You’ve probably said the Pledge of Allegiance thousands of times. But how closely have you examined its words?
The basic version of the Pledge was written in 1892 by Francis Bellamy as part of a movement to promote patriotism. As Bellamy himself explained: “Patriotism and national feeling was at a low ebb. The patriotic ardor of the Civil War was an old story… The time was ripe for a reawakening of simple Americanism and the leaders in the new movement rightly felt that patriotic education should begin in the public schools.”
Although Bellamy was a Christian socialist, his Pledge made no reference to socialism or to God. Later, in the 1920s, the words “my flag” were changed to “the flag of the United States of America,” the idea being that this would remind new immigrants of their new loyalty. In 1942, Congress gave the Pledge official status. An effort by individuals and fraternal organizations to add the words “under God” achieved success in 1954 when President Eisenhower signed the relevant legislation.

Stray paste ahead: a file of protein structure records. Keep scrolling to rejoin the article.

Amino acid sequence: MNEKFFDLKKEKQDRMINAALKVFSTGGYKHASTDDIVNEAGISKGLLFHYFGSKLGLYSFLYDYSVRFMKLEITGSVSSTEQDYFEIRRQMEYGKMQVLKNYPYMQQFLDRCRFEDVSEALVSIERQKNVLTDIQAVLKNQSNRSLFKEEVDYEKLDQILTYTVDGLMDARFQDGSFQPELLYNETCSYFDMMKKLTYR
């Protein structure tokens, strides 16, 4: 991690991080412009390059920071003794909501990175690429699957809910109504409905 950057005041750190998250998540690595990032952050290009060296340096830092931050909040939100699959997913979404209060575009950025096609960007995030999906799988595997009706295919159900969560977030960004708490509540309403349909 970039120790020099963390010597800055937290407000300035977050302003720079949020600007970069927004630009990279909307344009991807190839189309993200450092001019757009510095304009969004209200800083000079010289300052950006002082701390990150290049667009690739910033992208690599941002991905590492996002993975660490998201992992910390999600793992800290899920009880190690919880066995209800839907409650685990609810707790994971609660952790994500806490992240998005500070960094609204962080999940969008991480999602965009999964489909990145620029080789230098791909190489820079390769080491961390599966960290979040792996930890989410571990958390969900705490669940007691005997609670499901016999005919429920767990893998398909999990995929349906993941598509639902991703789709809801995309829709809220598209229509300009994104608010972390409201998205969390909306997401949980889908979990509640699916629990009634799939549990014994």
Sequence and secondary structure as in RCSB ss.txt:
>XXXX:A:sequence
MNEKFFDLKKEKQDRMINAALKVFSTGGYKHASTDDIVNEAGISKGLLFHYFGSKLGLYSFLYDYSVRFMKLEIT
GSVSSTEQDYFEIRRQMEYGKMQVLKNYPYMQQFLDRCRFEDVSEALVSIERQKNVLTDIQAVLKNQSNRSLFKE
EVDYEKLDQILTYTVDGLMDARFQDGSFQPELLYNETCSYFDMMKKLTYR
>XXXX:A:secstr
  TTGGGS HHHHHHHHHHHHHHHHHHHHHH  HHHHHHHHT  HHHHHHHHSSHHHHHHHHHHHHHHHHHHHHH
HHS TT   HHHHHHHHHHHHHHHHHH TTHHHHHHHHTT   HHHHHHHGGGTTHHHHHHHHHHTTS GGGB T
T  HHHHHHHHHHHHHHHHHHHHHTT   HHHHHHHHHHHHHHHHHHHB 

Meanwhile, there had already been controversy about the Pledge. In 1940, the United States Supreme Court ruled that nobody could actually be required to recite the Pledge if they didn’t want to — exactly the sort of liberty the Pledge itself refers to. The addition of the words “under God” has also been fodder for debate. One argument is that since the government is supposed to stay out of religion, even a very general statement of faith shouldn’t be in the official version; after all, if any individual wished to say “under God,” they’d still be free to do so.
The pledge was designed to be quick and to the point. But maybe it’s too quick and the recitation becomes mechanical. In the video posted below, you’ll see actor and comedian Red Skelton recite a longer version of the Pledge where the real meaning of the words is explored.
How did you like Red Skelton’s explanation of the Pledge? Let us know what you think in the comments at Facebook. Don’t forget to like and share!